Choose the language.
Tkart magazine

Under Review | DJT and DST: the non-shifter engines according to Vortex

Exclusive Content


31 March 2020


Like most kart engines on the market. 4-stroke engines are still a small niche

125 cc

125 cc has been the standard for some time now, while in the past it used to be 100 cc


Push-mode made easy thanks to a decompression valve on the cylinder head that helps the piston


The following are the “families” of kart engines: gears and single speed. The DJT and DST are single speed clutchless engines


It is the OK and OKJ, effective from to 2019 to 2021.


The 2019 season ended with an important title for Vortex, the engine division of the OTK Kart Group, which achieved the first step of the podium of the FIA Karting Junior World Championship with Thomas Ten Brinke. Empowering the Dutch driver was the DJT engine, introduced by the company during the 2019–2021 homologation cycle together with the DST engine, destined for the OK class.

Both models are part of the wide-ranging project which the company is planning for the FIA non-shifter categories. After the first homologation cycle started in 2016, the intent is to gradually work on all of the engine’s areas with the objective of obtaining a simpler, repeatable, reliable but also better performing product

With the DJT and DST engines this intention is established, first of all, in a complete overhaul of the entire engine’s crankcase, intended as the crankcase assembled in all its components, which is completely different than that of the previous model. The technical innovations involve every aspect, from the molds to the casting, the machining, the dimensions and the even smaller componants.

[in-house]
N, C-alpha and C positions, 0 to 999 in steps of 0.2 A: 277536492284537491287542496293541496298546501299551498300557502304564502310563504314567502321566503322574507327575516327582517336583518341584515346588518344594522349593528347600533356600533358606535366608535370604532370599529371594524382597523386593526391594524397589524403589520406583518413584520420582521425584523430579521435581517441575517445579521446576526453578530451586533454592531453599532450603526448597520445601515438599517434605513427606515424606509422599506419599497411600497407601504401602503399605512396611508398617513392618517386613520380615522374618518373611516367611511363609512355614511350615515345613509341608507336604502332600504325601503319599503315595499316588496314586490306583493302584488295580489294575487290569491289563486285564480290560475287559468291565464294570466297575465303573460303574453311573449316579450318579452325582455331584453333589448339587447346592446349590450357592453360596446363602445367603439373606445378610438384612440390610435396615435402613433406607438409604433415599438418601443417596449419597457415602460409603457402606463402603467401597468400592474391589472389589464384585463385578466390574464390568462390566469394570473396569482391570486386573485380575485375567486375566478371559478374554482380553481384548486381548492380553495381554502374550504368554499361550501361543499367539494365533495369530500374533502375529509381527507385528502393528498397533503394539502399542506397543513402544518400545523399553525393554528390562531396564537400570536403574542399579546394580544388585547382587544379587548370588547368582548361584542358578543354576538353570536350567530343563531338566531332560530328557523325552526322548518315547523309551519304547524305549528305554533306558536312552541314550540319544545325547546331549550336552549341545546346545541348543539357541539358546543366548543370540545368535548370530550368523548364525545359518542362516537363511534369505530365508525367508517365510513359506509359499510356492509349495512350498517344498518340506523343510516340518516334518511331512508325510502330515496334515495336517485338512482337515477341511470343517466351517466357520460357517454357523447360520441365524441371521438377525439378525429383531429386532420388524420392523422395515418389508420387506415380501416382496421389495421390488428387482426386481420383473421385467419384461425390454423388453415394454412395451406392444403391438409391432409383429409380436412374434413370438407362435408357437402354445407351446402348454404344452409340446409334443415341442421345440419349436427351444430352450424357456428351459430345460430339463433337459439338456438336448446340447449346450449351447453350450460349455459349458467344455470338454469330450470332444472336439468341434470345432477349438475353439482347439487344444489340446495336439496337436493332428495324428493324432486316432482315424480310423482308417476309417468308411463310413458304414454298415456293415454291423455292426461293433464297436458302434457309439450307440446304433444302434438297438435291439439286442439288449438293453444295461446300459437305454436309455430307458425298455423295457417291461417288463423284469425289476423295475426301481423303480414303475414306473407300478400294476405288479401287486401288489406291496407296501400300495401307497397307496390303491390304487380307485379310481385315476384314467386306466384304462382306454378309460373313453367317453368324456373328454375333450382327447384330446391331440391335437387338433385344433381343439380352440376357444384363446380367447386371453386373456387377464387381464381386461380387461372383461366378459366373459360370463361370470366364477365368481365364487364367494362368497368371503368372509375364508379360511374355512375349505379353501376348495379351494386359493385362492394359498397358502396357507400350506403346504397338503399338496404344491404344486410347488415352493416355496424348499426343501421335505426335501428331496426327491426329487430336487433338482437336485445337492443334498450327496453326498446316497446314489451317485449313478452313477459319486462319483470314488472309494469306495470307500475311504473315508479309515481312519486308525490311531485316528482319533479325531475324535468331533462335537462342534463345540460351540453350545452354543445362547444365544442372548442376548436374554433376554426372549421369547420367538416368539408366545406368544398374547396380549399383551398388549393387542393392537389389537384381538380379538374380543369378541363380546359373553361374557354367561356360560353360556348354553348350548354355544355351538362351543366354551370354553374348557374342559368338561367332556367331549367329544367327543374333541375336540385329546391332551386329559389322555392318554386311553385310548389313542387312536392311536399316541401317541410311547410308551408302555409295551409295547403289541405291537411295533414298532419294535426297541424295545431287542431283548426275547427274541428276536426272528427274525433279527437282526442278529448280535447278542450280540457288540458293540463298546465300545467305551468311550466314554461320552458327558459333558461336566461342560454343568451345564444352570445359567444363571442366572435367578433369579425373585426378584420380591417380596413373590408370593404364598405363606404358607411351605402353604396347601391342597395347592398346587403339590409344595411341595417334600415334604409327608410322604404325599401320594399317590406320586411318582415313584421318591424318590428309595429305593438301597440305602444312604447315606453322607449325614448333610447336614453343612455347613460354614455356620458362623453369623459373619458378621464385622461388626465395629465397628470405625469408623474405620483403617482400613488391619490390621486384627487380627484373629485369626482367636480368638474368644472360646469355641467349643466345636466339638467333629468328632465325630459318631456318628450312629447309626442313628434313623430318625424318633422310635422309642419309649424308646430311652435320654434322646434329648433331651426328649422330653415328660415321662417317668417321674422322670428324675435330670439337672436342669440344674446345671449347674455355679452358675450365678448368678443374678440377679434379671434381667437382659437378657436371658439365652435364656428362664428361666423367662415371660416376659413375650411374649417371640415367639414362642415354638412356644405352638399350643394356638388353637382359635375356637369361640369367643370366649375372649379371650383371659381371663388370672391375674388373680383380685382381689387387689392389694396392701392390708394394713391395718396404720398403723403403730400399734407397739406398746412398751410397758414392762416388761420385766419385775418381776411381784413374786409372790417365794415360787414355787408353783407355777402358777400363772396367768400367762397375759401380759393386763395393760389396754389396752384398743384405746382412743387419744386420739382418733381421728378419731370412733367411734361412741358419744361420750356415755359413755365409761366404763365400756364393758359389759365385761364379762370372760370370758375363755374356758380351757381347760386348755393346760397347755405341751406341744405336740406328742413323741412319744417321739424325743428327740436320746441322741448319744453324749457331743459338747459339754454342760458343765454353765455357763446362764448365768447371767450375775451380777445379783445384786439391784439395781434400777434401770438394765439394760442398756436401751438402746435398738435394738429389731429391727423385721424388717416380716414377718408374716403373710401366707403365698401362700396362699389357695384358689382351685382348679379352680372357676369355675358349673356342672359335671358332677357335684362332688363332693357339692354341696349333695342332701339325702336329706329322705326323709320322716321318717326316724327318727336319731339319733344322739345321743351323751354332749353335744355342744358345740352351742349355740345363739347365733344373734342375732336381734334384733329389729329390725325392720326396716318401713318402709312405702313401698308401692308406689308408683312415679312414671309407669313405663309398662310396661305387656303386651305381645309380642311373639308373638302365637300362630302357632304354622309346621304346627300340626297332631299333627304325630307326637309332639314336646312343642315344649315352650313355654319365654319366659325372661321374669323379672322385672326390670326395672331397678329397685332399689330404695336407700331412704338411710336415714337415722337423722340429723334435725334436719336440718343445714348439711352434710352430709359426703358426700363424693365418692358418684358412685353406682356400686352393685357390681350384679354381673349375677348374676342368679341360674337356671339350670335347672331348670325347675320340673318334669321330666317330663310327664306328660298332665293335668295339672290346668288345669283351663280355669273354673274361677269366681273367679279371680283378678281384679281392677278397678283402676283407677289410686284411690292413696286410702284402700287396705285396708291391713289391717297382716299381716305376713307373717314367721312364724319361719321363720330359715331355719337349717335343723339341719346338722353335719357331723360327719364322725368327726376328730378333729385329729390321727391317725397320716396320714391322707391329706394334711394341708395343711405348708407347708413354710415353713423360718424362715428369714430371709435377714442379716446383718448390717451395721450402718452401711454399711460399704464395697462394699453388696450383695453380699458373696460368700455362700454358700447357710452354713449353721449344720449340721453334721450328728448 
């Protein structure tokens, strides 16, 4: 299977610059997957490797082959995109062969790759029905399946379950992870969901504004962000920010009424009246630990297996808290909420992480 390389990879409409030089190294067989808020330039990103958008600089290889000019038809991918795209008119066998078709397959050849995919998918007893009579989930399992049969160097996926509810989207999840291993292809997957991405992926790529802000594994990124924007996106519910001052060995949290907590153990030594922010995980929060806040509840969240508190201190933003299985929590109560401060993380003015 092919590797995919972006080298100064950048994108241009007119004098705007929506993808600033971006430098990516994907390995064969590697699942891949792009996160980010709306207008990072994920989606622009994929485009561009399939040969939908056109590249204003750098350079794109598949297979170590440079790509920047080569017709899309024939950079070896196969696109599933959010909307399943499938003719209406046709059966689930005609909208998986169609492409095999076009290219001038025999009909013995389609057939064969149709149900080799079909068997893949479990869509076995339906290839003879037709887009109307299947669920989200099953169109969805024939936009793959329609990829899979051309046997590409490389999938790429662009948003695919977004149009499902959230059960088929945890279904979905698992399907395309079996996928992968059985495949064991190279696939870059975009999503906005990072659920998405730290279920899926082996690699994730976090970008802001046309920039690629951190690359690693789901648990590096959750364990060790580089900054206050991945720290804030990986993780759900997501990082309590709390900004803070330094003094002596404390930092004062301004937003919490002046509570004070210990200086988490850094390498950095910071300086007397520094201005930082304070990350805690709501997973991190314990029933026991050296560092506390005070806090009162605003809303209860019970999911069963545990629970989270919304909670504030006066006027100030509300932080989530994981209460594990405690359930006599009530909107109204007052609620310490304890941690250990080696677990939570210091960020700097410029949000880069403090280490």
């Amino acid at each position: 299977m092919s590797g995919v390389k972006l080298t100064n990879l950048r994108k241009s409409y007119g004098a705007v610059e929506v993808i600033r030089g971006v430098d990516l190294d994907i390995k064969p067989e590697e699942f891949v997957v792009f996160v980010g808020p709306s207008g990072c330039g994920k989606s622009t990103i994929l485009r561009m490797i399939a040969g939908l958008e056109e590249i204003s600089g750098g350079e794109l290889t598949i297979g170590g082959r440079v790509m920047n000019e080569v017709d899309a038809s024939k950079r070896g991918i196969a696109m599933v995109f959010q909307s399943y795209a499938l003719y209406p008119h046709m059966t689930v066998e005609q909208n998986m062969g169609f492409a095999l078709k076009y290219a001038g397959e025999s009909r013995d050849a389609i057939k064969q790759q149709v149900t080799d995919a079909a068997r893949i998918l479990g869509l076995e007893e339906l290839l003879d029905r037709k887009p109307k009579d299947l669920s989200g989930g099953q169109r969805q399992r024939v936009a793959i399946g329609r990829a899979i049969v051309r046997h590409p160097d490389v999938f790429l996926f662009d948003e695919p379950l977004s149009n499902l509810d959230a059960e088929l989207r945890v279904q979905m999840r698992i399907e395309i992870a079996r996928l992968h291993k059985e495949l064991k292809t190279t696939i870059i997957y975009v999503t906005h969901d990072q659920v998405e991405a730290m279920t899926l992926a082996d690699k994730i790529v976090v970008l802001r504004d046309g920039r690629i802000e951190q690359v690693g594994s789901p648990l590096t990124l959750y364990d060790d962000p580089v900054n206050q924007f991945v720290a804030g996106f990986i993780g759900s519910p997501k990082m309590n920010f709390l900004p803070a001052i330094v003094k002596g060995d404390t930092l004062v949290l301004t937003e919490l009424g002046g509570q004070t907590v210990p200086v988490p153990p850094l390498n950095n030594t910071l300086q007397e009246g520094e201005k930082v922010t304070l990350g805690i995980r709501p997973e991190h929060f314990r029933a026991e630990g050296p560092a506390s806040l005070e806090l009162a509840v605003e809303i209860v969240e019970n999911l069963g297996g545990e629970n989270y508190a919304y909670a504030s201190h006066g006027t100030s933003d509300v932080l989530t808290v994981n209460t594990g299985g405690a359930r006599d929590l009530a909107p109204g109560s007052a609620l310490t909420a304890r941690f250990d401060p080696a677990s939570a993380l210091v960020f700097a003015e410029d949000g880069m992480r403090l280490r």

The basic ideas which dictated all the changes are rather simple, starting from the need to have an engine with a lower center of gravity.

The Vortex technicians guarantee that the lowering of the center of gravity is substantial and required considerable work during the design phase to decide which masses to move, rotate or resize to make sure that the equivalent center of gravity of the engine would result in being closer to the ground.  Clearly, a repositioning of the center of gravity does not provide extra horsepower, yet it certainly helps in making a better use of those that are already there, by improving the handling thanks to reduced pitching and rolling movements. Through this improvement, even without touching the thermal parts of the engine which remained the same as the previous homologation, it was possible to make a decisive step forward in terms of performance.

Continue reading the article by subscribing for only € 0.96 / week